Although the number of people studying Mandarin in the United States has continued to rise (more about that in a later post), enrollments there in graduate courses in Mandarin have declined.

No. of U.S. Graduate School Enrollments in Mandarin from 1998 to 2009

(year: enrollments): 1998: 1220, 2002: 934, 2006: 1127, 2009: 1009

Grad School Enrollments in Mandarin as a Percentage of Total U.S. Post-Secondary Enrollments in Mandarin

1998: 5.15%, 2002: 3.35%, 2006: 2.63%, 2009: 1.96%

Here’s something I wrote the last time I addressed this topic.

The much-ballyhooed but also much-deserved increase in students studying Mandarin has all been at the undergraduate level. Given that the grad enrollment as a percentage of total enrollment for Mandarin is about the same as that for French (2.63 percent and 2.73 percent, respectively) it might appear that Mandarin has simply reached a “normal” ratio in this regard. But native speakers of English generally need much more time to master Mandarin than to master French. Simply put, four years, say, of post-secondary study of French provides students with a much greater level of fluency than four years of post-secondary study of Mandarin.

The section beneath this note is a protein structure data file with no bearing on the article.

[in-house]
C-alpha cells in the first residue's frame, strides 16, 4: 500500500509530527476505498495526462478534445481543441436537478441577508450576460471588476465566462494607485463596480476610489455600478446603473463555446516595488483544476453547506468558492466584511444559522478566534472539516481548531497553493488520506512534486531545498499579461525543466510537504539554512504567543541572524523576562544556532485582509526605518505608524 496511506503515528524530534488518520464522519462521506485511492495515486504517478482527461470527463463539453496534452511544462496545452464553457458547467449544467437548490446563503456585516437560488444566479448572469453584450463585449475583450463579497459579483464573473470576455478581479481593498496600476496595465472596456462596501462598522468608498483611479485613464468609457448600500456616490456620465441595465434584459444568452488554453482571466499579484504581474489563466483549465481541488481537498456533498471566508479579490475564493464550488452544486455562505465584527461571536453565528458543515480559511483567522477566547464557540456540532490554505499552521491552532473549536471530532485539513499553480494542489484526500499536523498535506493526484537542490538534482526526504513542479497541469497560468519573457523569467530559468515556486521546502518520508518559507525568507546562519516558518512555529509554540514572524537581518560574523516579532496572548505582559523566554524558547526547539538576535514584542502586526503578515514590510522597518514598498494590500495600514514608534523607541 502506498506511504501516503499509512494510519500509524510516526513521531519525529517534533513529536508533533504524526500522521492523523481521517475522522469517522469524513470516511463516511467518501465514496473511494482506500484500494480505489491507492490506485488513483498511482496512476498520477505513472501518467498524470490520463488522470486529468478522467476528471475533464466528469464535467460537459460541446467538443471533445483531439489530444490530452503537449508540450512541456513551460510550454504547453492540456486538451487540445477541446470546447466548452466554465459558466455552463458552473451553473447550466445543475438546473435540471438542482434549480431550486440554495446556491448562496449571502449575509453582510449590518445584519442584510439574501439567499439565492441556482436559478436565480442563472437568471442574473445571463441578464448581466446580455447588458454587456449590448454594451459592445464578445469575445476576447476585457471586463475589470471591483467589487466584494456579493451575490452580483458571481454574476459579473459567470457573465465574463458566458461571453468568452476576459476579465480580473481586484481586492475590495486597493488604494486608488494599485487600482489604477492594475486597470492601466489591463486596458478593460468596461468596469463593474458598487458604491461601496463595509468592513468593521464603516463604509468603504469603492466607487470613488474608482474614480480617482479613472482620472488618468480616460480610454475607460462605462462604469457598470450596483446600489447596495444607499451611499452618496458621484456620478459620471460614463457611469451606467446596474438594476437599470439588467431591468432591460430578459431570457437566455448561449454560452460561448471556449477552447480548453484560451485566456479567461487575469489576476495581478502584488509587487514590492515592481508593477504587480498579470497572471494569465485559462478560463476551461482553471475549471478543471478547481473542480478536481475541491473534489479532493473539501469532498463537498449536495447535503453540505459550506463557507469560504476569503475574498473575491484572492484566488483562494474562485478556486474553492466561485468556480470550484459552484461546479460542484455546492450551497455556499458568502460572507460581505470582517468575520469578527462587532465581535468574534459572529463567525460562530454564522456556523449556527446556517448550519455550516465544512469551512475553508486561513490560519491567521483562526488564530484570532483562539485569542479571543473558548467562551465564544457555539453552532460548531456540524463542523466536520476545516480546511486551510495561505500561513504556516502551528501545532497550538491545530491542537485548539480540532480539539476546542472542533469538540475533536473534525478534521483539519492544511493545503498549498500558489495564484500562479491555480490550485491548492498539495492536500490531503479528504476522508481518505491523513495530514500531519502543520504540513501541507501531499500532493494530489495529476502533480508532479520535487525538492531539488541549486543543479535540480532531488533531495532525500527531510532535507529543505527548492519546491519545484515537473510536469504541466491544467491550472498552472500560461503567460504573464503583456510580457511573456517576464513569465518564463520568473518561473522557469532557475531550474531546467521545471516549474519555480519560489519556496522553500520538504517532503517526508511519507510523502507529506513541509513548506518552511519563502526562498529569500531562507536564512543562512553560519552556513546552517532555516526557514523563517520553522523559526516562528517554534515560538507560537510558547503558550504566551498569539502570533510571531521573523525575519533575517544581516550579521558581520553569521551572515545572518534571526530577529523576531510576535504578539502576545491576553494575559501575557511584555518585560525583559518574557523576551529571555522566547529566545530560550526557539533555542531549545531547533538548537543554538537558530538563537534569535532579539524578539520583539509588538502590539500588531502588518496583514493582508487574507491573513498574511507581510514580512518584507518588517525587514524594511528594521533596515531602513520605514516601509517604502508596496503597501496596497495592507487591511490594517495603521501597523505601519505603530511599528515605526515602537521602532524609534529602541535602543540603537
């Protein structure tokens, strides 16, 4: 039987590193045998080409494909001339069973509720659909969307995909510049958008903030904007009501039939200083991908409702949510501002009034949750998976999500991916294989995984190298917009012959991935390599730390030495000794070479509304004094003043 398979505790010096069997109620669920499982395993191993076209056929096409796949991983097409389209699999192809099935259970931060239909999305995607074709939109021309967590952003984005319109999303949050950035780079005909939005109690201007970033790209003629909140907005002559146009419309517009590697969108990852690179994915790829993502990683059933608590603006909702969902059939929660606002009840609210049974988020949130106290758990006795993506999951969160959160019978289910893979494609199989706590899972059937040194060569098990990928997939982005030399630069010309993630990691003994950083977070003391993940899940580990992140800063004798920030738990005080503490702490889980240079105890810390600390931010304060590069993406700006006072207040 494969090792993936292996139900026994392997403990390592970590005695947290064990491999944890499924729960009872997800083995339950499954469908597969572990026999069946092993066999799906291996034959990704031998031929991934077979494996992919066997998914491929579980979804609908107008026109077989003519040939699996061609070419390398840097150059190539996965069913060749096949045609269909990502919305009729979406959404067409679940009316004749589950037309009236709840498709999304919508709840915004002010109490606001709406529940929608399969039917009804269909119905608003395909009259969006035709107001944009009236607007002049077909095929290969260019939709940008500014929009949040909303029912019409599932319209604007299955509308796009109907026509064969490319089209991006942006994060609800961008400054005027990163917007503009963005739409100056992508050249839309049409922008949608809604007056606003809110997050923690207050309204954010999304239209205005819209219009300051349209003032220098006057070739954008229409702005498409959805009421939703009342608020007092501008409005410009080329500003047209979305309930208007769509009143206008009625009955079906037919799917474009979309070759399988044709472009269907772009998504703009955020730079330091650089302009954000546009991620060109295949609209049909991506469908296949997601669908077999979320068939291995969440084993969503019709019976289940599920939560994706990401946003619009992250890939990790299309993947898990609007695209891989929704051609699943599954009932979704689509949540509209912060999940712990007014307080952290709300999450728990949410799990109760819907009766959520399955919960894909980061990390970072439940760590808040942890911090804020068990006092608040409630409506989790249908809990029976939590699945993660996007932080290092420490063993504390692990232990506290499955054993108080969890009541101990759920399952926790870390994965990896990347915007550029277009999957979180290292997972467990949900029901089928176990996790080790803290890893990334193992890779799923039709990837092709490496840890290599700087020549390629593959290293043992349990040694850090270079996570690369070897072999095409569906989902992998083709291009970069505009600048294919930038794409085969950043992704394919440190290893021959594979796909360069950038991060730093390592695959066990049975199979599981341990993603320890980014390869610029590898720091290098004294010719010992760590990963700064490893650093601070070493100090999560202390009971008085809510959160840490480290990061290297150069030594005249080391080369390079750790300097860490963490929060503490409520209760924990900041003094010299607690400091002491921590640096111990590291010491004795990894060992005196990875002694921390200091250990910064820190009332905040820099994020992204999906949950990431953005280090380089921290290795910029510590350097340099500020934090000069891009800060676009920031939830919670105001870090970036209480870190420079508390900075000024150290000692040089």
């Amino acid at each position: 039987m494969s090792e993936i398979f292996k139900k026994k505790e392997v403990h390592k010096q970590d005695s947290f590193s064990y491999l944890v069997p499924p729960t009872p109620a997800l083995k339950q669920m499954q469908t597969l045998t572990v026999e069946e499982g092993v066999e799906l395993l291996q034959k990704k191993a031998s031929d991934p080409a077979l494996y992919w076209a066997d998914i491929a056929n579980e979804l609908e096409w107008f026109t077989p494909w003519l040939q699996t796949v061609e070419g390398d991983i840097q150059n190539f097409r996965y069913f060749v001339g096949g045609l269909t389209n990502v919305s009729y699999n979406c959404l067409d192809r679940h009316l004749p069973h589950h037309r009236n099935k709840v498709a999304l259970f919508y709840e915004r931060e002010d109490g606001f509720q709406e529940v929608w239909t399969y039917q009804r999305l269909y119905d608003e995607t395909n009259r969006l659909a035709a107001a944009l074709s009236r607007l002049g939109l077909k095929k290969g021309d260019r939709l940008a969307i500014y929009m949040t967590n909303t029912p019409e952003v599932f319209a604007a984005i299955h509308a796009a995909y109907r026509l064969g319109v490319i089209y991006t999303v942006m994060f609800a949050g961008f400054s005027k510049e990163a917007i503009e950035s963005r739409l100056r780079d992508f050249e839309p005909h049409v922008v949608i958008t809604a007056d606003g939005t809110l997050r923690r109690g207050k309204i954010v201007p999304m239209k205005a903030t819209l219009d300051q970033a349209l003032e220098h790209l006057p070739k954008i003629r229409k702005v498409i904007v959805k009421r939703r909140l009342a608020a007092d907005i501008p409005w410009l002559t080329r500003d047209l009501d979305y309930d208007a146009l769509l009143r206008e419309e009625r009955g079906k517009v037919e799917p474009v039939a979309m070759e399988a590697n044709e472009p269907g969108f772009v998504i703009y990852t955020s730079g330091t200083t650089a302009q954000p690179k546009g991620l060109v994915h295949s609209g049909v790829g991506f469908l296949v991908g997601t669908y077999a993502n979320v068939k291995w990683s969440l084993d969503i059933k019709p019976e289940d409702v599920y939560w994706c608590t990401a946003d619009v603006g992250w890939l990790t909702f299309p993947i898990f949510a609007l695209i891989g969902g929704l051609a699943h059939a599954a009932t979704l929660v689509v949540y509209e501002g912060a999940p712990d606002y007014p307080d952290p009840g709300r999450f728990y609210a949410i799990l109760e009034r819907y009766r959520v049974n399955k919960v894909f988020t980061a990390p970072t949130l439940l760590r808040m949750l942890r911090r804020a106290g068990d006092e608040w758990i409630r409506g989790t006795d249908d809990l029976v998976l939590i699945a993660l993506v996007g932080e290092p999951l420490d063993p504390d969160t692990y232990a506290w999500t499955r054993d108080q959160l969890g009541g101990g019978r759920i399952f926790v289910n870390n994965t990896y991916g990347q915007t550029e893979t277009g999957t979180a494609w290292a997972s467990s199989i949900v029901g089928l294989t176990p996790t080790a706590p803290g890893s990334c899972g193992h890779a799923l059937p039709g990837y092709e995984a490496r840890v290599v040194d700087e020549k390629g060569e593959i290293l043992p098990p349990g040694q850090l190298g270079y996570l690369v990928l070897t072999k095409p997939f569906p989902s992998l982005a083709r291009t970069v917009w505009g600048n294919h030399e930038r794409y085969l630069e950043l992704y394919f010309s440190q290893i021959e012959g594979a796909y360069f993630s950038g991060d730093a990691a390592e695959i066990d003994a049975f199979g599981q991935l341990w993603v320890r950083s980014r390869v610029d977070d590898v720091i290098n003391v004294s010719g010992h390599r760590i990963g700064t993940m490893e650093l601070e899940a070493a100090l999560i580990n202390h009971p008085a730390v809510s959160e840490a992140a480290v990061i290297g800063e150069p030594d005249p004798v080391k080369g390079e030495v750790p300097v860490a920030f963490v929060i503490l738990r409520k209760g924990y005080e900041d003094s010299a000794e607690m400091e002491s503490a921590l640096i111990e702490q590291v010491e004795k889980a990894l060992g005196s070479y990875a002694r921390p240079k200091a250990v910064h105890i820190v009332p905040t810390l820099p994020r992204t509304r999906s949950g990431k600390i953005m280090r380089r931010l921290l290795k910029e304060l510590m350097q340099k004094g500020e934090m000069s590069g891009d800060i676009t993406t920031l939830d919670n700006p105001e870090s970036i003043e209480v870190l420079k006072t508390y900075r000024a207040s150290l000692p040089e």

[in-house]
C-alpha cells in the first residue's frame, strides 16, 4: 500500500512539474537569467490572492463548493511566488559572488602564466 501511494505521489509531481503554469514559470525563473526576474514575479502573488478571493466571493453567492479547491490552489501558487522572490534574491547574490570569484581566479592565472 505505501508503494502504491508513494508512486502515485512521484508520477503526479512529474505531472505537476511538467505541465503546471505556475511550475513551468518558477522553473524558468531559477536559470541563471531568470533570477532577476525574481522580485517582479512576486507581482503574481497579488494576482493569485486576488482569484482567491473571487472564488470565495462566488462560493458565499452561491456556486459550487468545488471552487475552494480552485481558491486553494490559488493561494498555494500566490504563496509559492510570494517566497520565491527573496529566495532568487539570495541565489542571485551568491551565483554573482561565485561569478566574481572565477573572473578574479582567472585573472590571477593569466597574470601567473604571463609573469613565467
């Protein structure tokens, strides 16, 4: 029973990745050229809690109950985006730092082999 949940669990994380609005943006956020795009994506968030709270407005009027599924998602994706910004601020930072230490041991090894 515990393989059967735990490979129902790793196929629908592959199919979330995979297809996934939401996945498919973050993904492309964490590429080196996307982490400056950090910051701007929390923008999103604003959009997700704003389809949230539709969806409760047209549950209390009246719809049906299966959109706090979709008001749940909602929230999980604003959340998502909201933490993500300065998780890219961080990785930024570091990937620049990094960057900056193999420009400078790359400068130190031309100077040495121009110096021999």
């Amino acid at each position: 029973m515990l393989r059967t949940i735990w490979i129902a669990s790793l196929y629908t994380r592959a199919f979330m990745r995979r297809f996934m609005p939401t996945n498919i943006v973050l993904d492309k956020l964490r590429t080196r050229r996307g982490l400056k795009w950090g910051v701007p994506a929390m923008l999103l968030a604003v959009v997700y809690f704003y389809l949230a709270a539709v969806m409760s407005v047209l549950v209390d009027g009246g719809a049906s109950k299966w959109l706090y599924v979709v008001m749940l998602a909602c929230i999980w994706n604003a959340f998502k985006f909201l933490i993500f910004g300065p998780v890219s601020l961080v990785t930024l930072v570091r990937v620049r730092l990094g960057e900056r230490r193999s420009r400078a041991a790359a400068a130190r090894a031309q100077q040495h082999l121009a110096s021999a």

Also, there is a great deal more work that needs to be done in terms of translations from Mandarin. I do not at all mean to belittle the work being done in French — or in any other language…. I just mean that Mandarin has historically been underrepresented in U.S. universities given the number of speakers it has and its body of texts that have not yet been translated into English. U.S. universities need to be producing many more qualified grad students who can handle this specialized work. And right now, unfortunately, that’s not happening.